THE AFTERMATH of the murder of Russian opposition leader Boris Nemtsov has been chilling even by the sinister standards of Vladimir Putin. Ten days after the gangland-style hit on a bridge near the Kremlin, police arrested and charged several ethnic Chechens, including one who was said to have confessed. That man, Zaur Dadaev, turns out to be the former deputy commander of an elite police squad controlled by the Chechen leader Ramzan Kadyrov, a fierce Putin loyalist. Mr. Kadyrov quickly praised the suspect as “a real patriot of Russia.” Mr. Putin, meanwhile, chose Monday to present Mr. Kadyrov with an Order of Honor, along with Andrei Lugovoi, the leading suspect in the 2006 London murder of another Kremlin critic.
If this all seems rather unsubtle, then that may be the point. Mr. Kadyrov, whom the Russian leader installed as Chechnya’s absolute ruler and who in turn serves as a Kremlin attack dog, has been a suspect in the unsolved assassinations of other Putin opponents, including of journalist Anna Politkovskaya, who was gunned down on Mr. Putin’s birthday in 2006. In each instance Mr. Putin has shielded and defended Mr. Kadyrov. In the Politkovskaya case, several Chechens were arrested and eventually convicted of the killing in questionable trials that never explained who had ordered the murder.
The suspects in the Nemtsov killing also look like fall guys. According to a member of the Kremlin’s official human rights advisory council, three of the five suspects arrested were probably tortured; a sixth was reported to have blown himself up with a hand grenade. Those abused include Mr. Dadaev, who reportedly retracted what he said was a forced confession.
While his former foot soldier languishes in Moscow’s Lefortovo prison, Mr. Kadyrov has been offering a far-fetched theory for why he might have acted: Mr. Nemtsov, he says, gave offense with statements condemning the killing in Paris of journalists working for the magazine Charlie Hebdo. Mr. Dadaev, he claimed, is “a deeply religious person” who “was shaken” by this.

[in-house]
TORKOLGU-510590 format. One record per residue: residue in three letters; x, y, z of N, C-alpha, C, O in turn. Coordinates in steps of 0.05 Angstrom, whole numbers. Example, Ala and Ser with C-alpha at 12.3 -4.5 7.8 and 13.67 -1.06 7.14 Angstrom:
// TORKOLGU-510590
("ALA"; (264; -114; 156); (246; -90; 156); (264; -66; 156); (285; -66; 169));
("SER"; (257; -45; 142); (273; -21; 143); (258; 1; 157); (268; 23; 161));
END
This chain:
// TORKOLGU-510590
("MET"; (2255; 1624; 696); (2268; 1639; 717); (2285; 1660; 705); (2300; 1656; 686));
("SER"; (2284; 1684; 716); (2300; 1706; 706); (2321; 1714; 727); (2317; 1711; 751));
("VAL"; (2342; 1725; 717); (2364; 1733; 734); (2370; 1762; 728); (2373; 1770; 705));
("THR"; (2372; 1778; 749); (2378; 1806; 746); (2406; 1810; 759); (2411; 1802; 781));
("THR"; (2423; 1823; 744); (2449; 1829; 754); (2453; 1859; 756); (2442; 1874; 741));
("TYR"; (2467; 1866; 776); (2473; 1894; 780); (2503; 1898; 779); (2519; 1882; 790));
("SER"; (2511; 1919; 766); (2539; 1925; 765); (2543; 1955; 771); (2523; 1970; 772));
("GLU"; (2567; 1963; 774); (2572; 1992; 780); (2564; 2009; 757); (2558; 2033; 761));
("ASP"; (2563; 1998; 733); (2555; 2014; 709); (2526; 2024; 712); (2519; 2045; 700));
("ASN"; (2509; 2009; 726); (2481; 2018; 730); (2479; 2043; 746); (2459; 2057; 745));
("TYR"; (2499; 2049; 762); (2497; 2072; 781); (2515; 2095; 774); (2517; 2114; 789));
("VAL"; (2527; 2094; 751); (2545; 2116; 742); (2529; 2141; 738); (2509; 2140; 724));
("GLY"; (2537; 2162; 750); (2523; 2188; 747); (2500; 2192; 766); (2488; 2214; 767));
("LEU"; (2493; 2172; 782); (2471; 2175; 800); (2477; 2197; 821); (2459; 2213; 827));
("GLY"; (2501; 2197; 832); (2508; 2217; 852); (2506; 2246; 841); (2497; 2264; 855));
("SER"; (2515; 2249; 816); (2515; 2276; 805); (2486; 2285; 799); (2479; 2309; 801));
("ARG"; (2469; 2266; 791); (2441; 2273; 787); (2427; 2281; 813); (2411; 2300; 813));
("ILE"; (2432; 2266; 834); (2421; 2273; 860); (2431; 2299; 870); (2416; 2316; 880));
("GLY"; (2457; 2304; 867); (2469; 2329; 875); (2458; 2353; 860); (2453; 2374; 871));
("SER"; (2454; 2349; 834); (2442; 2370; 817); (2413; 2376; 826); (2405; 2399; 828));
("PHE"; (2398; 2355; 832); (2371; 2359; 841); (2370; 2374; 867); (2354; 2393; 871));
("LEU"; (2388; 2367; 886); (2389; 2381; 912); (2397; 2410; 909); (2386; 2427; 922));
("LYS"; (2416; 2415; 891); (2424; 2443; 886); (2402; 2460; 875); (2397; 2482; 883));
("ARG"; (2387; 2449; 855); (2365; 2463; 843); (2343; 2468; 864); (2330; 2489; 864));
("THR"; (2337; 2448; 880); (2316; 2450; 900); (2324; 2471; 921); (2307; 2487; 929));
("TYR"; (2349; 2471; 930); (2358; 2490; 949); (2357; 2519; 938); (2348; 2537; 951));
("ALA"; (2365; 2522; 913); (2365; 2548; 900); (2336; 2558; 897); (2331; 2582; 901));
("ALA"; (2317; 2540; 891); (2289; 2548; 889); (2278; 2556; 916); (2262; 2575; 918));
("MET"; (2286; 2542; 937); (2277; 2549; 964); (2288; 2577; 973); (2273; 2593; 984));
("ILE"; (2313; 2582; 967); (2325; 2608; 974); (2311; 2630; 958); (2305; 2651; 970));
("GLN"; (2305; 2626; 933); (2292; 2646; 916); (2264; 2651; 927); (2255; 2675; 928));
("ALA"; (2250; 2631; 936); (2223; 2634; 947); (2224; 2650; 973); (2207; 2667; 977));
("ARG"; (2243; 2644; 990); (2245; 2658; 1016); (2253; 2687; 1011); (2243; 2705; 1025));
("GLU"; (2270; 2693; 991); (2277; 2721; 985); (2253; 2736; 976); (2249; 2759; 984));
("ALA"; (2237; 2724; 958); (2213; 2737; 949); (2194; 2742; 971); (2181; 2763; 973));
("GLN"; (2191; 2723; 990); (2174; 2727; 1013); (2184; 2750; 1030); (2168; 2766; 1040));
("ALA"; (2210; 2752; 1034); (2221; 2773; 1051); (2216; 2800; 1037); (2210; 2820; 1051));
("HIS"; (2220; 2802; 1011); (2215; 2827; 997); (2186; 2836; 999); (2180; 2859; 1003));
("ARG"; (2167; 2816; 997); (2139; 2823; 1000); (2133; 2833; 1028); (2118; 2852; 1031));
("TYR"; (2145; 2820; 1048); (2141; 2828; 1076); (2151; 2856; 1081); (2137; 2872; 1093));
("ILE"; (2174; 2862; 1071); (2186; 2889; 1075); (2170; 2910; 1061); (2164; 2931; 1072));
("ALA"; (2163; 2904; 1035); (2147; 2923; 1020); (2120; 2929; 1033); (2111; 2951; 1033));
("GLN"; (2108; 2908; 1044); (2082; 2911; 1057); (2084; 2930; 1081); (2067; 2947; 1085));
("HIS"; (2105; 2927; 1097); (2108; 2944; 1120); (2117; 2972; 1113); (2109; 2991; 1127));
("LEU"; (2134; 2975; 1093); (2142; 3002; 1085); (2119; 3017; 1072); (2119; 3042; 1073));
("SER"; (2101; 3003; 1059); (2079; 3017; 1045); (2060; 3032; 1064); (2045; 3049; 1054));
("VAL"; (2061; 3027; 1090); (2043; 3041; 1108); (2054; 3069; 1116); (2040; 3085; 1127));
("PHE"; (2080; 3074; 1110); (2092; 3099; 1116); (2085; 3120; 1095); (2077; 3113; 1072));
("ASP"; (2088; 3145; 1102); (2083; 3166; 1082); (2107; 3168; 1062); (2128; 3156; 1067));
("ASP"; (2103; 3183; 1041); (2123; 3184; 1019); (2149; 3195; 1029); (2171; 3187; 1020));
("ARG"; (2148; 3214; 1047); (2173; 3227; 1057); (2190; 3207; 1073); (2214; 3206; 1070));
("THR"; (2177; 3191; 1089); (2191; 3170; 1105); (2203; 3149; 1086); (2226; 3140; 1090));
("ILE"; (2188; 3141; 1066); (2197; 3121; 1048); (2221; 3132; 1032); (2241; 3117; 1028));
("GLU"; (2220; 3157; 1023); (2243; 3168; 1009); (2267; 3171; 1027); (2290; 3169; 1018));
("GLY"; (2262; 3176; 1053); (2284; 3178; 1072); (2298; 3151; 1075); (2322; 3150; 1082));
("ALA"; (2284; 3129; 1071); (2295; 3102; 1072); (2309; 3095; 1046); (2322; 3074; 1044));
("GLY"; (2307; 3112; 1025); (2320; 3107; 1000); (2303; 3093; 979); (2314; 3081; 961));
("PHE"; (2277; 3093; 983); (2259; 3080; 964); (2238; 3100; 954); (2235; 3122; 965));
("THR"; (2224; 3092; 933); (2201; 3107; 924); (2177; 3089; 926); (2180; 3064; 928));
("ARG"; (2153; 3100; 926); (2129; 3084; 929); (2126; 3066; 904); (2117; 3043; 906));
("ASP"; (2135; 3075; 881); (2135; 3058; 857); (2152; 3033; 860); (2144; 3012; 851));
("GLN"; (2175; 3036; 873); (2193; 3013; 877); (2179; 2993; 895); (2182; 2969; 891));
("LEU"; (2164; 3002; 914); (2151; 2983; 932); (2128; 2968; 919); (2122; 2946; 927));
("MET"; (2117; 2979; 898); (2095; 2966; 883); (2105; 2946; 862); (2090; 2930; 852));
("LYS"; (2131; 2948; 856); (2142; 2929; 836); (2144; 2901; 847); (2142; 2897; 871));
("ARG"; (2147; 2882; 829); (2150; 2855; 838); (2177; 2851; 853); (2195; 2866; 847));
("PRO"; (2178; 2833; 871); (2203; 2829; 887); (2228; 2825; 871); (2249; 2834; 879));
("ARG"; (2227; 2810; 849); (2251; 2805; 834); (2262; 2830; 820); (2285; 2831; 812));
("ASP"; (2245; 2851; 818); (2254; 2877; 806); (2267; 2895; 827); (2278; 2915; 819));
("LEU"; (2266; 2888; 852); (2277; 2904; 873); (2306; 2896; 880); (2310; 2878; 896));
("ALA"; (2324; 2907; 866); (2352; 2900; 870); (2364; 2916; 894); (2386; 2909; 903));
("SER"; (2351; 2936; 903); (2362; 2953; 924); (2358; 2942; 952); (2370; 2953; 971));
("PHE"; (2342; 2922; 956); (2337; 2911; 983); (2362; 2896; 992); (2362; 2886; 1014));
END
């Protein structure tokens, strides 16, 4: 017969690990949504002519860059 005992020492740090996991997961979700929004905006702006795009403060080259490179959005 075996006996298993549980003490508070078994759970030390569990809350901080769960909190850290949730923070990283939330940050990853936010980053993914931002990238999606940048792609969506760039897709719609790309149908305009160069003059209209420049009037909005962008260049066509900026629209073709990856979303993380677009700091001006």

To believe this is to ignore Mr. Nemtsov’s far larger profile as an adversary of Mr. Putin and the deep connections between Mr. Kadyrov and the Putin regime. Just a few weeks ago, the Chechen leader staged a rally of his gunmen in Grozny’s soccer stadium; according to an account in Time magazine, Mr. Kadyrov declared: “We will gladly fulfill any order, in any spot of the world where our president tells us to go.” Brian Whitmore of Radio Free Europe reported that a contingent of Mr. Kadyrov’s thugs played a prominent role in a recent Kremlin-orchestrated rally against last year’s “Maidan” revolution in Ukraine. They carried signs saying, “Putin and Kadyrov will prevent Maidan in Russia,” along with photographs of Mr. Nemtsov, who had denounced Mr. Putin’s Ukraine adventures.
Of course, there is no proof that either Mr. Kadyrov or Mr. Putin were involved in Mr. Nemtsov’s murder, and there may never be. But Russians following the case have gotten a clear message. Anyone who opposes the Putin regime, no matter how prominent, can be killed — and those responsible are more likely to receive a Kremlin medal than a court summons.